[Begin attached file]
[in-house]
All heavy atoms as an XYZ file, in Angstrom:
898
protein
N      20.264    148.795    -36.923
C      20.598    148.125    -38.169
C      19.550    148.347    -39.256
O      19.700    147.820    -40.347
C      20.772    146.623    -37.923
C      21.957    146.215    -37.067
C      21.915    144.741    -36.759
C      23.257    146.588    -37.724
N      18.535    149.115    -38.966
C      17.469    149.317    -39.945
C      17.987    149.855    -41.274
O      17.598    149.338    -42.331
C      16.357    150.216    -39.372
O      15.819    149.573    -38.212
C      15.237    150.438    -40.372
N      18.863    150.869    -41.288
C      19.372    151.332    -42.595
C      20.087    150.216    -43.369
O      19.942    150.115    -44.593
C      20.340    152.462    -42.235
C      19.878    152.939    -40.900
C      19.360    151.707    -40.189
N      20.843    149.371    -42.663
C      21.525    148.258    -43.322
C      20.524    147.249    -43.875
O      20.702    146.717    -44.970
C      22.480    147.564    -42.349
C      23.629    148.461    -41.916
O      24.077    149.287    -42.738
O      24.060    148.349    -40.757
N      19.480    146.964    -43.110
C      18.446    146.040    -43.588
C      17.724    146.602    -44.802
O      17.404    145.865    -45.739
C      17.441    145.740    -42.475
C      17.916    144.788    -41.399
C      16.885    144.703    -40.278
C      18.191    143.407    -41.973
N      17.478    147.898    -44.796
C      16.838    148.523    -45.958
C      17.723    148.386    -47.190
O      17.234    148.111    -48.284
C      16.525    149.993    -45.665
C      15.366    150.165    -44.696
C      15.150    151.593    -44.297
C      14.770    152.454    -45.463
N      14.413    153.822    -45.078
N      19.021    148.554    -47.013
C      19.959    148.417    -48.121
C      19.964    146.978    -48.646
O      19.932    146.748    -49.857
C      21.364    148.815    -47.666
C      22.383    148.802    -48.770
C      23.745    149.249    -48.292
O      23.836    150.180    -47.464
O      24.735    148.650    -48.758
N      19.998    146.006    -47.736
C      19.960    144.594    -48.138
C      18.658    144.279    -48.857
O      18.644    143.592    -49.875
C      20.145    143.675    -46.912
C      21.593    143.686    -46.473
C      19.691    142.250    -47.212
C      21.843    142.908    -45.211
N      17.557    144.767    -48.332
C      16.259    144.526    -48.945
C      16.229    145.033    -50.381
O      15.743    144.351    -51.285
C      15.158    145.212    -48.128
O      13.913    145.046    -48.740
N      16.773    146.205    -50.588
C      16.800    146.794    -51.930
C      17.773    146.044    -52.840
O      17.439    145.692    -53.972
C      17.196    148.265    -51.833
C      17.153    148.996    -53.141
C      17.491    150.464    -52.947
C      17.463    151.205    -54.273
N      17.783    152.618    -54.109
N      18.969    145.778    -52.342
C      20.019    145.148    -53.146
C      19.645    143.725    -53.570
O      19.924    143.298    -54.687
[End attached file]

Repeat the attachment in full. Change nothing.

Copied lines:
[in-house]
All heavy atoms as an XYZ file, in Angstrom:
898
protein
N      20.264    148.795    -36.923
C      20.598    148.125    -38.169
C      19.550    148.347    -39.256
O      19.700    147.820    -40.347
C      20.772    146.623    -37.923
C      21.957    146.215    -37.067
C      21.915    144.741    -36.759
C      23.257    146.588    -37.724
N      18.535    149.115    -38.966
C      17.469    149.317    -39.945
C      17.987    149.855    -41.274
O      17.598    149.338    -42.331
C      16.357    150.216    -39.372
O      15.819    149.573    -38.212
C      15.237    150.438    -40.372
N      18.863    150.869    -41.288
C      19.372    151.332    -42.595
C      20.087    150.216    -43.369
O      19.942    150.115    -44.593
C      20.340    152.462    -42.235
C      19.878    152.939    -40.900
C      19.360    151.707    -40.189
N      20.843    149.371    -42.663
C      21.525    148.258    -43.322
C      20.524    147.249    -43.875
O      20.702    146.717    -44.970
C      22.480    147.564    -42.349
C      23.629    148.461    -41.916
O      24.077    149.287    -42.738
O      24.060    148.349    -40.757
N      19.480    146.964    -43.110
C      18.446    146.040    -43.588
C      17.724    146.602    -44.802
O      17.404    145.865    -45.739
C      17.441    145.740    -42.475
C      17.916    144.788    -41.399
C      16.885    144.703    -40.278
C      18.191    143.407    -41.973
N      17.478    147.898    -44.796
C      16.838    148.523    -45.958
C      17.723    148.386    -47.190
O      17.234    148.111    -48.284
C      16.525    149.993    -45.665
C      15.366    150.165    -44.696
C      15.150    151.593    -44.297
C      14.770    152.454    -45.463
N      14.413    153.822    -45.078
N      19.021    148.554    -47.013
C      19.959    148.417    -48.121
C      19.964    146.978    -48.646
O      19.932    146.748    -49.857
C      21.364    148.815    -47.666
C      22.383    148.802    -48.770
C      23.745    149.249    -48.292
O      23.836    150.180    -47.464
O      24.735    148.650    -48.758
N      19.998    146.006    -47.736
C      19.960    144.594    -48.138
C      18.658    144.279    -48.857
O      18.644    143.592    -49.875
C      20.145    143.675    -46.912
C      21.593    143.686    -46.473
C      19.691    142.250    -47.212
C      21.843    142.908    -45.211
N      17.557    144.767    -48.332
C      16.259    144.526    -48.945
C      16.229    145.033    -50.381
O      15.743    144.351    -51.285
C      15.158    145.212    -48.128
O      13.913    145.046    -48.740
N      16.773    146.205    -50.588
C      16.800    146.794    -51.930
C      17.773    146.044    -52.840
O      17.439    145.692    -53.972
C      17.196    148.265    -51.833
C      17.153    148.996    -53.141
C      17.491    150.464    -52.947
C      17.463    151.205    -54.273
N      17.783    152.618    -54.109
N      18.969    145.778    -52.342
C      20.019    145.148    -53.146
C      19.645    143.725    -53.570
O      19.924    143.298    -54.687